34. 34. — 27 — Medicare Reform the most part, Congress does not get into that. It’s actually quite a transparent process where expert panels are pulled together to make those decisions. Ironically, a lot of private insurance plans piggyback on what Medicare decides in terms of what’s covered and not covered. There have really only been a few areas, but they’ve been some pretty bad ones, that the members of Congress have gotten deeply involved in. For example, they set the price of oxygen. Senator Phil Gramm came in one day complaining about how high the price of oxygen was in Medicare, only to have one of his colleagues tug on his shirtsleeve and say, “Excuse me, Senator, we did that.” Medicare is one of those programs where the benefits are broadly defined, and you have the choice of almost all doctors and hospitals in the United States. To say that we’re going to have choice and let people have different options means there are going to be different plans, and you go out there and you’ll get different things. Now, that sounds pretty good until you hear what a lot of Americans say. And then you’ll hear in the case of younger people, a gentlemen in his thirties say, “I don’t want to be in a plan that is paying for maternity benefits because I’m not married and don’t intend to have any children.” And younger senior citizens might say, “I don’t want to pay for home health benefits because I don’t intend to use them.” And another person may say, “Well, I’m pretty healthy, I don’t see why I should pay for that other person who has genetic defects.” We want to be really careful how far down the line we go in terms of that kind of choice. That’s where I think you need to have regulations or else you end up with a very fragmented, very unhealthy private market. I have not seen any state or the federal government willing to regulate the private insurance industry to achieve the kind of well-working market that you need to have, for example, for individuals when they go out and buy in the private sector. Yes, you’ll be able to get insurance, but it may be very expensive or in the case of examples that I’ve seen, if you’re a 26-year-old woman and you take Claritin for two months out of the year, the insurance company will be happy to insure you except they will es- sentially say they will never cover any problem with your respiratory system for the rest of your life. That kind of overkill is what you get in an unregulated market that is not working well. The good guys get penalized because if they try to be good guys, all the sick people will flock to them. So we have to be very careful about getting what we wish for in terms of talking about getting Congress and the government out of this program. Ken Apfel: Before we open the discussion up to the audience, I want to ask one ques- tion to both of our participants here. It has to do with ways to control costs, either through the market or through a tough regulatory approach, a defined benefit ap- proach. On the one hand, does the government have the stomach to be able to really get savings through a regulatory approach? And, on the other side, do the markets have the ability to truly get savings from a market-based approach? In other words, will we really see lower costs through either a tougher defined benefit approach or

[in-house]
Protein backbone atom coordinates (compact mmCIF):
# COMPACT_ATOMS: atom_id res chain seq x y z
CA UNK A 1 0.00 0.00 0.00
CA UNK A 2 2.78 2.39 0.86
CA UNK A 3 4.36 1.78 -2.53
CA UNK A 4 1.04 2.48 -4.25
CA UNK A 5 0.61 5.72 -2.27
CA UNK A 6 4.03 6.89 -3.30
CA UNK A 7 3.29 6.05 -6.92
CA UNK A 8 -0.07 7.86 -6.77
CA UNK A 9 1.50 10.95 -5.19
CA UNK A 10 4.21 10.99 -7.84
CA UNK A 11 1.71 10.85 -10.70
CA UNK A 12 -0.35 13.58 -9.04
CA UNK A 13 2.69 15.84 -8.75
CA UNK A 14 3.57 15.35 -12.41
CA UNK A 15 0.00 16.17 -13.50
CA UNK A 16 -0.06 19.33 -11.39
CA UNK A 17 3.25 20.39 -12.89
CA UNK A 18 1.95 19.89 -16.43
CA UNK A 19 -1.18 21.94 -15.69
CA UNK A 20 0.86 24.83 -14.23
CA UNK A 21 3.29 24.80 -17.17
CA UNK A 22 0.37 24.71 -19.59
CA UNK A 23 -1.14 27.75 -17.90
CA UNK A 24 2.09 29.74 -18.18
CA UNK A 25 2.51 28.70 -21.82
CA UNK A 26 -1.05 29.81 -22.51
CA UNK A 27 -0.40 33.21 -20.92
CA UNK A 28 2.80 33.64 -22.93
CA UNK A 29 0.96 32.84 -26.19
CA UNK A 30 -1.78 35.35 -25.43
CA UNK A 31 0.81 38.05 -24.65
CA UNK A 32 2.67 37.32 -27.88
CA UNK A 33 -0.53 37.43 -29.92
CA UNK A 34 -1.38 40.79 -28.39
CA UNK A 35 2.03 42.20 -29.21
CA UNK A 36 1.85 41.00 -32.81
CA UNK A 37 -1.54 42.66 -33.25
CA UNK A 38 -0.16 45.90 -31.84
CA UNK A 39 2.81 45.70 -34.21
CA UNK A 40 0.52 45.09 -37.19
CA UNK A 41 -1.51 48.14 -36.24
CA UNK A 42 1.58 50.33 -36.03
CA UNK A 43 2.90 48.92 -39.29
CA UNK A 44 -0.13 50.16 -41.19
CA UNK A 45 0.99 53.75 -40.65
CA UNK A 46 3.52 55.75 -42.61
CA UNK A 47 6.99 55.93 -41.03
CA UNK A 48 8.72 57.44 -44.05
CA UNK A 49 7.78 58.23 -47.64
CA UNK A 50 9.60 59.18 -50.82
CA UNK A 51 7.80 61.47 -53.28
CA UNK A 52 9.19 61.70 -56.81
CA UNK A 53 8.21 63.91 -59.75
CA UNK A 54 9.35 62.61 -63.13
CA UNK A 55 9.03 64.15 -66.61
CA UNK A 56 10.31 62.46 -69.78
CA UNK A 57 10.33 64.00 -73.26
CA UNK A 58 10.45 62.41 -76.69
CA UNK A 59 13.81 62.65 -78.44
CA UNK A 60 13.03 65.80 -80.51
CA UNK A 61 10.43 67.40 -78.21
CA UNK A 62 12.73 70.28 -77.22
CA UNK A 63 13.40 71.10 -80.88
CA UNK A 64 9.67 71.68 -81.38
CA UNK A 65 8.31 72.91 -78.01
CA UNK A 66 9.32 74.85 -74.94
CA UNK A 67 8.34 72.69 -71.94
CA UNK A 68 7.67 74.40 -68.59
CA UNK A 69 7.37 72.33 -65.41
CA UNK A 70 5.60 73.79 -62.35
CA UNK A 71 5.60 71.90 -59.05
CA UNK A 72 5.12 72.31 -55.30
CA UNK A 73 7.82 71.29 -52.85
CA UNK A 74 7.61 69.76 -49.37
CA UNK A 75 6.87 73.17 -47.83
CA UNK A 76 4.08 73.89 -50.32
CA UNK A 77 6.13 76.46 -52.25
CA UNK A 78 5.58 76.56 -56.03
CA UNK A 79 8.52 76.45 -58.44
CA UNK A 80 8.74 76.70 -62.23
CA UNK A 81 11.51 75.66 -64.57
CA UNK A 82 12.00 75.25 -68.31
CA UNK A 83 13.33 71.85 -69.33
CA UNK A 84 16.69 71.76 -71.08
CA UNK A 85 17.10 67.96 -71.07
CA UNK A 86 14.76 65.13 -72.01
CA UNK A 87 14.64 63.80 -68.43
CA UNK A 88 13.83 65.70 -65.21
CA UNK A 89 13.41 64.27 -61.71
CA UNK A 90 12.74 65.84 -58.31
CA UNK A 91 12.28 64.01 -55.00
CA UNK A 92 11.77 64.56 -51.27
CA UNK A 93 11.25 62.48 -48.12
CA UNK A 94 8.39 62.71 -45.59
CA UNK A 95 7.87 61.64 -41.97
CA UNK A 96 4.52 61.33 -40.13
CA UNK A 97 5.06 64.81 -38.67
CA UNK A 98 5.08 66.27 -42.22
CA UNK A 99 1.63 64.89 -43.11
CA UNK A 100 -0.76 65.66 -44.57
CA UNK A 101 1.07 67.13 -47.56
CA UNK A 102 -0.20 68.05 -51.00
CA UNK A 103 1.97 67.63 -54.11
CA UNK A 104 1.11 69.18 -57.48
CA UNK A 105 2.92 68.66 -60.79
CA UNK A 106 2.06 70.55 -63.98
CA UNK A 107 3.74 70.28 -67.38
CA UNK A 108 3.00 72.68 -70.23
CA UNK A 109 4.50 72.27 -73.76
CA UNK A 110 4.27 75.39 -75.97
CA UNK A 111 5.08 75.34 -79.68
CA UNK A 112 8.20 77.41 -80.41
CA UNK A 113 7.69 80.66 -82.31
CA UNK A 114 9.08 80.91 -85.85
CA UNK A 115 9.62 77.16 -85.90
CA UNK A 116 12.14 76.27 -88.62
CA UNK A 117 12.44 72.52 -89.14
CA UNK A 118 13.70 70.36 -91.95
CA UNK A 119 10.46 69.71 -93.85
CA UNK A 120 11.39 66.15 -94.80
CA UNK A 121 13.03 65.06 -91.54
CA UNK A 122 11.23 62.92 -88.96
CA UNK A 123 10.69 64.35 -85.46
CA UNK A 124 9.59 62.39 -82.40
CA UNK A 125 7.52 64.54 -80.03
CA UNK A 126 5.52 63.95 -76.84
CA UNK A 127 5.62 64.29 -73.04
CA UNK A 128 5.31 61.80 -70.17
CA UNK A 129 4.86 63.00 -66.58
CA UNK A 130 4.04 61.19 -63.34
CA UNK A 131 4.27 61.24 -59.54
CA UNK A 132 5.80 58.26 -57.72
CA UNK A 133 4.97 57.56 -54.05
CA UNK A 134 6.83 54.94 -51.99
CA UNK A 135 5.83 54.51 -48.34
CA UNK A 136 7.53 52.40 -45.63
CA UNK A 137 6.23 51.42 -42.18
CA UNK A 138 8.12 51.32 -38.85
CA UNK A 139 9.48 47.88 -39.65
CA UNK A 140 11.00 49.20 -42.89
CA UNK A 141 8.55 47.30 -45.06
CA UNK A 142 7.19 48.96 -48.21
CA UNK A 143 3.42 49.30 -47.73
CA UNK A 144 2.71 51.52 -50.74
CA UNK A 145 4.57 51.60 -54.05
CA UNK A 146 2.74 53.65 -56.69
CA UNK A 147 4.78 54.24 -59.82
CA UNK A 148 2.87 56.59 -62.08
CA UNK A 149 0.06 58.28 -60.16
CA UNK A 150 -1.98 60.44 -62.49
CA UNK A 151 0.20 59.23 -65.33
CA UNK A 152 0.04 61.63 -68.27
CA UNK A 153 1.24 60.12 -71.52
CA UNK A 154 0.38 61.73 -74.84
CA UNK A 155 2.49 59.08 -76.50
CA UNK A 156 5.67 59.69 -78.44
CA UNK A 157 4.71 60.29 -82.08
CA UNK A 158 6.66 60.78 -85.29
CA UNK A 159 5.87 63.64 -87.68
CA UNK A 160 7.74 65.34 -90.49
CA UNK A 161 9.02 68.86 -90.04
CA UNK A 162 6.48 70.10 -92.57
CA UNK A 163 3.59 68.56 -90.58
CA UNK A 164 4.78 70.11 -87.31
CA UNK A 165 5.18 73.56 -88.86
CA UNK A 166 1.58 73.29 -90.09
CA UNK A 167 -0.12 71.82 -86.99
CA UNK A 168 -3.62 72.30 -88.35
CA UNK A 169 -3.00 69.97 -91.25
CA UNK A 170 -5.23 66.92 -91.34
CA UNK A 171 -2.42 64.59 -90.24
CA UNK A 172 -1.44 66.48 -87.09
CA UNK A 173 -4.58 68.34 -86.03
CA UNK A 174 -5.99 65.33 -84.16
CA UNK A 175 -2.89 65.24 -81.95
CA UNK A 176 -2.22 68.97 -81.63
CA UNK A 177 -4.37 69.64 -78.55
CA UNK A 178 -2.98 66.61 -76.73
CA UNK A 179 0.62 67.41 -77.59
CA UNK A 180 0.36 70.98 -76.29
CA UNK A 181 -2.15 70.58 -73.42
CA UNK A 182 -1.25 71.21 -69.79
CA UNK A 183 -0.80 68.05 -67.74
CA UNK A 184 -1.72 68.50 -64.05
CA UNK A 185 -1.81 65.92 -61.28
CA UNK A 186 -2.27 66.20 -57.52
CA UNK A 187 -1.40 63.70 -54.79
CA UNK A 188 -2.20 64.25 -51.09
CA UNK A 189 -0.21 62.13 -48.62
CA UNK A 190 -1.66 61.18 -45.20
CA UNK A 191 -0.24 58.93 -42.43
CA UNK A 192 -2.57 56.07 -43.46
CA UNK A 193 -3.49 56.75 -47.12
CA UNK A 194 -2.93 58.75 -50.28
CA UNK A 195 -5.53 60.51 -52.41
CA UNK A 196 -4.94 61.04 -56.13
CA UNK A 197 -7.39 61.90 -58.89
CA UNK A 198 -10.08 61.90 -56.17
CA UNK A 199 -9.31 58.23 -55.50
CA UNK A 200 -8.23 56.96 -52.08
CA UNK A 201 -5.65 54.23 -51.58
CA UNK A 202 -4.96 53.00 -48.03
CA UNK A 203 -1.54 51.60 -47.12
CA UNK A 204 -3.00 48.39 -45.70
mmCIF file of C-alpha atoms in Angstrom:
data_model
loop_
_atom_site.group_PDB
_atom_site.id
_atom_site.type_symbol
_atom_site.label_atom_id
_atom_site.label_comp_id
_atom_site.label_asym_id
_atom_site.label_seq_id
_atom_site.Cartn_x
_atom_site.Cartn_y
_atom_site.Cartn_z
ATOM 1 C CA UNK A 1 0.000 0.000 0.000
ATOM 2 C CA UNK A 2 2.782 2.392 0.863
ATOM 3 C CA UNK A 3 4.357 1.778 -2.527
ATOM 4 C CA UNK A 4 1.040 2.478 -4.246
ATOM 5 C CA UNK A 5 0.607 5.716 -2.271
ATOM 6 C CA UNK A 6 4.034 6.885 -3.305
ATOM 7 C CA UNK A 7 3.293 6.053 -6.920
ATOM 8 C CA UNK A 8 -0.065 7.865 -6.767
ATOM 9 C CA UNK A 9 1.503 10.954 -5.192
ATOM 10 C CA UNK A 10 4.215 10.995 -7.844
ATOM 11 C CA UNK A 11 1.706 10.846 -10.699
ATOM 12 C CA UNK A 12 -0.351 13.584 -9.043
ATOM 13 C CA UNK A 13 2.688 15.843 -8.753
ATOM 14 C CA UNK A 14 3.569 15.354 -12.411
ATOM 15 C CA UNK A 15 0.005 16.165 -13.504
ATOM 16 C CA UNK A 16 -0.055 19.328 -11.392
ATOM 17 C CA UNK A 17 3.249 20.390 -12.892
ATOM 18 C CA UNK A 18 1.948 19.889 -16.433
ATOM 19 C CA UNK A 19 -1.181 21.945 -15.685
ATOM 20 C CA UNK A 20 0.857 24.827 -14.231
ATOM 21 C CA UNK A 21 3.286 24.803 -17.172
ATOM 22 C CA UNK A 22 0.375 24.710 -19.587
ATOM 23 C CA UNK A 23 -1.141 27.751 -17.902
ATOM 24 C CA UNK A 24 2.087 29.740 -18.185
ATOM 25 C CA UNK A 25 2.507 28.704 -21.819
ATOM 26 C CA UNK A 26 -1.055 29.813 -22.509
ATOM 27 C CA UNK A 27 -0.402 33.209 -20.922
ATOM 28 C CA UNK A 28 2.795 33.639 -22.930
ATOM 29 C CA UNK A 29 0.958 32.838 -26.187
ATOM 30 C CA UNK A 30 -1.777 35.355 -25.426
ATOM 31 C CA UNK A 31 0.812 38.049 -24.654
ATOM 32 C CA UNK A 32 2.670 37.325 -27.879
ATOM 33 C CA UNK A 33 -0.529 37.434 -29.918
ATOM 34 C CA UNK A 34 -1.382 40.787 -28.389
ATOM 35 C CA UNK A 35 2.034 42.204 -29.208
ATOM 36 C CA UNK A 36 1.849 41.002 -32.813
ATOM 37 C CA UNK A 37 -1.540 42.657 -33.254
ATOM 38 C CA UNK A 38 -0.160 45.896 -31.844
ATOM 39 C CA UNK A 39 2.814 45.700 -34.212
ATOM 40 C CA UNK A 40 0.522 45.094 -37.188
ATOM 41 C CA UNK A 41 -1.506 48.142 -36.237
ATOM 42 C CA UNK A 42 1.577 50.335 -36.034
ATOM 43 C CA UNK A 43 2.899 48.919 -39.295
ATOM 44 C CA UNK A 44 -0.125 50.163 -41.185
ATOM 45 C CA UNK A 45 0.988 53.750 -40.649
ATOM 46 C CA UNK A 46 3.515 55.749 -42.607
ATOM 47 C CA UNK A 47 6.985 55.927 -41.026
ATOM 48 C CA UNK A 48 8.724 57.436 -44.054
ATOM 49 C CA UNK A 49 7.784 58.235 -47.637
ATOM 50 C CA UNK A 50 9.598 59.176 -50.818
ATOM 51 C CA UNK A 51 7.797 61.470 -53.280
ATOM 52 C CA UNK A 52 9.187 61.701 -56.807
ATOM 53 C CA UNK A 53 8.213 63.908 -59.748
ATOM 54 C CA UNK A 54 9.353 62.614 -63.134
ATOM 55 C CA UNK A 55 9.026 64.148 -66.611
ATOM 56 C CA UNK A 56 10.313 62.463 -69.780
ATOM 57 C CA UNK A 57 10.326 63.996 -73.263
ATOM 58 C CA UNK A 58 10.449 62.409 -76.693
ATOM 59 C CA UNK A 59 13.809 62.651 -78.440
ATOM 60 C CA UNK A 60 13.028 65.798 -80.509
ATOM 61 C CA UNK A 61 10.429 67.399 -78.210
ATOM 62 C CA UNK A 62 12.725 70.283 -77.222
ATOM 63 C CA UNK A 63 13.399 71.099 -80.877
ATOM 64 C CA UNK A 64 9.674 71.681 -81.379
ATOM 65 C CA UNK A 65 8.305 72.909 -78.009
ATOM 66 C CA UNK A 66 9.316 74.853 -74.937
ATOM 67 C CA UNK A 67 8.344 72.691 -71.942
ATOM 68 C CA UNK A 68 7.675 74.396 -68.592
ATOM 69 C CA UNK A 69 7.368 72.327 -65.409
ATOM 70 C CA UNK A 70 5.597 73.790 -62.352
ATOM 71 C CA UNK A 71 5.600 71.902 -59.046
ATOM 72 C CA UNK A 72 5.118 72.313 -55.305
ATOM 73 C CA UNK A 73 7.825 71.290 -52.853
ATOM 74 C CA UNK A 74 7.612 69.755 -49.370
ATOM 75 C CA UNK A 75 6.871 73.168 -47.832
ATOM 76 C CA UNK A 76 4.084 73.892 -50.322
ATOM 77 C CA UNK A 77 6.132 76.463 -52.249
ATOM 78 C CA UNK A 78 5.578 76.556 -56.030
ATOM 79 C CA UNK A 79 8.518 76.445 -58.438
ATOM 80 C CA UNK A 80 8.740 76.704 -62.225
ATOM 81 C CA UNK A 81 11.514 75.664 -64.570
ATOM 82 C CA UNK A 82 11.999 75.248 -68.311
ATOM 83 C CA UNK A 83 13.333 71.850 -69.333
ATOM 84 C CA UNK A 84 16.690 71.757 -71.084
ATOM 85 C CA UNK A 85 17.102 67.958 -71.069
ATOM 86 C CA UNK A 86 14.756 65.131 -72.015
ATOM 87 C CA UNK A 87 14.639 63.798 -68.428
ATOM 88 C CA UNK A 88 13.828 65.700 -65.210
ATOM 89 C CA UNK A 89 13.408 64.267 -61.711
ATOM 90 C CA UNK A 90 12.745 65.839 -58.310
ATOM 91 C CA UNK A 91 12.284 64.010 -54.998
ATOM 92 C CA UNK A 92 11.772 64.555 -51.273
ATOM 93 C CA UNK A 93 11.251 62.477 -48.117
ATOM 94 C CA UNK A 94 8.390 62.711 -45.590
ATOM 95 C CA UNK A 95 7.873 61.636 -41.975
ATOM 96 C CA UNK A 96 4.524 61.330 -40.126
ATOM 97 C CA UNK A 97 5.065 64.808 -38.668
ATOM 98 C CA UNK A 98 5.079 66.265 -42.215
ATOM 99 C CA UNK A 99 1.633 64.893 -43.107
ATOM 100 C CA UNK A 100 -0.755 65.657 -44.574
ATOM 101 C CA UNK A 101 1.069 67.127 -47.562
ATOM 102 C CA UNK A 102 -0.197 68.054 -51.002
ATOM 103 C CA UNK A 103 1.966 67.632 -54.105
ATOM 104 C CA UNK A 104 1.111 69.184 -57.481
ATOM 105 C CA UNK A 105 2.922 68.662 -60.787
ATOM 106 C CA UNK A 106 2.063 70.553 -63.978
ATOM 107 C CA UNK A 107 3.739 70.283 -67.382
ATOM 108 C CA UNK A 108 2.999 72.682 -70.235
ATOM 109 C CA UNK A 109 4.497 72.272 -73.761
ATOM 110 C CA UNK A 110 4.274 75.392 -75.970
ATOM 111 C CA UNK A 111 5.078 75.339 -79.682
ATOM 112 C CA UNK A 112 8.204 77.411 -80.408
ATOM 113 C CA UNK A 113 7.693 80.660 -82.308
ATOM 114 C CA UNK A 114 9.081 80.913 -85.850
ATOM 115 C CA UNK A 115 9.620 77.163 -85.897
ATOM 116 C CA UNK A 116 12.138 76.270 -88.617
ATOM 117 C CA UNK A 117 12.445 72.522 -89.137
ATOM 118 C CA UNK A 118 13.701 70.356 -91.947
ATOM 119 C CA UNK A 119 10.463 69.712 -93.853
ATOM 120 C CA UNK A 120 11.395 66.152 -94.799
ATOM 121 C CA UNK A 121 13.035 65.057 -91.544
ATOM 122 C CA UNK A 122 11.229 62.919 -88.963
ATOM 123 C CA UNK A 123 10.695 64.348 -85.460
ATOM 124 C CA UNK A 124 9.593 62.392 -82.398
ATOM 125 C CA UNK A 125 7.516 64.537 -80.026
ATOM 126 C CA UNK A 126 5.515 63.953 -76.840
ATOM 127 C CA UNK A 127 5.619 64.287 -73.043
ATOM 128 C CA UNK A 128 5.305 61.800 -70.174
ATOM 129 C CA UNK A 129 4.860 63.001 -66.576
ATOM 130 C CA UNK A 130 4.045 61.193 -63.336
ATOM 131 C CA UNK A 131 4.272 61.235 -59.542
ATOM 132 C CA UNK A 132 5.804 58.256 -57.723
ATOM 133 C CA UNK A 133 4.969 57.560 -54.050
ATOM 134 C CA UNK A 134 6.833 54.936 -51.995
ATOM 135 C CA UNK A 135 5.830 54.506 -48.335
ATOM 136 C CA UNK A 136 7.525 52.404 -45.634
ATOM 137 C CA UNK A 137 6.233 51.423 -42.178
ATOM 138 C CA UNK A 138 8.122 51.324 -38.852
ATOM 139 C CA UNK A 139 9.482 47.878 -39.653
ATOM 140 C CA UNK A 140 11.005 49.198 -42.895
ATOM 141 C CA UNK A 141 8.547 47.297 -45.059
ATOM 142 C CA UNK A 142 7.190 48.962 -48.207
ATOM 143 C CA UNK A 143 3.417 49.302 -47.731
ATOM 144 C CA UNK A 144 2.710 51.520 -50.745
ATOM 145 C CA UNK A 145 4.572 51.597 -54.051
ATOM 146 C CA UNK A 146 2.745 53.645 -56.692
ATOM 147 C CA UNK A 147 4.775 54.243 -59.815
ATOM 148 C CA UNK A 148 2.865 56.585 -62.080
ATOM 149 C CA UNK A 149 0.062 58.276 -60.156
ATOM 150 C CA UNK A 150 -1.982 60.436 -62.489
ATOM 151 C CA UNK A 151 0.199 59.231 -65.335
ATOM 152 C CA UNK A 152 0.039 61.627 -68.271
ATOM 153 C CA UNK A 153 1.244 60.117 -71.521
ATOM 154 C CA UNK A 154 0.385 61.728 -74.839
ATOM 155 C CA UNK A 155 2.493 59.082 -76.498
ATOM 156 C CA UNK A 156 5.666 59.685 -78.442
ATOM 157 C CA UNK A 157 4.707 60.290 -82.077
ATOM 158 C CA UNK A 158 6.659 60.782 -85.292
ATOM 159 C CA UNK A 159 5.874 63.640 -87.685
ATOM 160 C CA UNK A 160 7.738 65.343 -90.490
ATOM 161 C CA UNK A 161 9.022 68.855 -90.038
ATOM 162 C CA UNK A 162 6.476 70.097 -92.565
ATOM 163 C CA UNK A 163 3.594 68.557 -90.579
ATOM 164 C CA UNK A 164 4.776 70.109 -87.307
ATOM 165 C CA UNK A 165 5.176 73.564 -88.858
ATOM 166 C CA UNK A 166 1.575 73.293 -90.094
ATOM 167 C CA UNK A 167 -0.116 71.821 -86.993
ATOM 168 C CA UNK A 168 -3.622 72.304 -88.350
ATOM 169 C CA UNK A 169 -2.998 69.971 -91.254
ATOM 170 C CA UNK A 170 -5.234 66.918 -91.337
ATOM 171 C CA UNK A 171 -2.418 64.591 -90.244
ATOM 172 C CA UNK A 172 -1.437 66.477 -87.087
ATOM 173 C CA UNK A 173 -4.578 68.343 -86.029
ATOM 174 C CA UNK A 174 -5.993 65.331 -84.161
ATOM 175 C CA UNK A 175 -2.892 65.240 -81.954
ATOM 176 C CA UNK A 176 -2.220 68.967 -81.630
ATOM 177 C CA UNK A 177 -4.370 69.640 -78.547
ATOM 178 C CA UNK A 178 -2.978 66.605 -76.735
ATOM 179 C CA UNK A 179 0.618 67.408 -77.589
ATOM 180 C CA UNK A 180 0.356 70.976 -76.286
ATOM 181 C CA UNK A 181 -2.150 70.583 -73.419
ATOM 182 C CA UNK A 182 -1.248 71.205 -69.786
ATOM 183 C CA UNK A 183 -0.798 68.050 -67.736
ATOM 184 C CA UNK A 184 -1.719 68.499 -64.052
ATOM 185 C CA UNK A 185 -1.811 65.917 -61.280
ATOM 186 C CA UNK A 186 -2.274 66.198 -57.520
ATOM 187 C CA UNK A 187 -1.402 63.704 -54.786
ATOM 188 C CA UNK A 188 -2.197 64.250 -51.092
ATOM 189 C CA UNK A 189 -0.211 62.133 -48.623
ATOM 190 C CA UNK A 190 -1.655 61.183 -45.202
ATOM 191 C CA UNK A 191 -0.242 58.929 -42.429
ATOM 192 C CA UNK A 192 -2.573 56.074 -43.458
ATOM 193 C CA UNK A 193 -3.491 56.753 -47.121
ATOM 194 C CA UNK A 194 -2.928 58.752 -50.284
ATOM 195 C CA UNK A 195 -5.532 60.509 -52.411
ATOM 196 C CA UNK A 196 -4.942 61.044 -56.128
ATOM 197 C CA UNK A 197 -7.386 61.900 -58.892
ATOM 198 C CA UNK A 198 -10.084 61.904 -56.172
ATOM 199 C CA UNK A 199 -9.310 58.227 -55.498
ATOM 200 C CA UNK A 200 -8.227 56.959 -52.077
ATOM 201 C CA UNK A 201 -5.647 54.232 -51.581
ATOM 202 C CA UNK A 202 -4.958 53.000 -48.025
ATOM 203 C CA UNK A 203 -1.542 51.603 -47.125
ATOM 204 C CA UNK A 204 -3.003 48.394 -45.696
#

35. 35. — 28 — Big Choices: The Future of Health Insurance for Older Americans through a market-based defined contribution approach? If the answer is yes to some extent, what are the implications? Let’s go out a step or two. What happens? Stuart Butler: Well, first of all, I am not somebody who argues that there shouldn’t be regulation at all. Marilyn raises legitimate issues and legitimate concerns about realis- tic fair competition. It’s very important for any kind of competition in the Medicare system to be negotiated with the government looking at the rules, looking at the ben- efits that are offered, and so on. So I think regulation has a significant role in ensuring that people get good value for the money, given the choices that they are allowed to make. On the other hand, or at least in addition to this, it’s important to recognize that if you try to clamp down on total costs, which you have to do if you’re going to provide health care through a purely government-sponsored approach, you end up with what we might call “hollowing out” benefits for people. You say, in theory, you can get this health care service, but in practice, that isn’t going to happen. As you mentioned, I was brought up in England, and my parents both lived in Britain all their lives. And I saw that process happen. In theory, benefits were available to everybody, but in practice, because of governments ratcheting down budgets, ben- efits were largely unavailable to people. On the other hand, if you say to the elderly, “We will provide you with a degree of financial assistance as far as we can so you can make some decisions in terms of how that’s going to be used,” people are more likely to be able to have the kinds of choices that fit their needs and their desires than if the government does provide health services in a direct way as they do in Britain. This is a fundamental difference of opinion and of vision about how we think about the fu- ture. So I feel that putting some notion of limits on budgets is essential if we’re going to be able to afford Medicare in the future. But I would give much more control over how that money is going to be used to individuals rather than the government. Marilyn Moon: Whatever system you use, there is no magic bullet. There are really three things that drive health care costs in the United States on a per-person basis. One is the price of the health care. Another is the use of health care services. And the third, related to use, is simply the adoption and addition of new and different kinds of services. There is no easy way for anybody to deal with that. Both the private sector insurance companies and the government deal with prices in a fairly non-negotiated way. You don’t see insurance companies ask, “What will it take?” Sometimes, what they do is simply to say to the beneficiary, “I’ll give you $75. Hopefully, your doc- tor will take that as payment in full. If not, it’s your responsibility. Good luck!” The government uses a little more heavy-handed way than that in Medicare. Over time, that probably causes some doctors to opt out of the system. Both the private sector and government have problems. In terms of use, the question is how do you control the use of services and whom do you trust to do that? That’s a really hard area. The one area in which the govern- ment has a big advantage is in studying the effectiveness of treatments. It makes no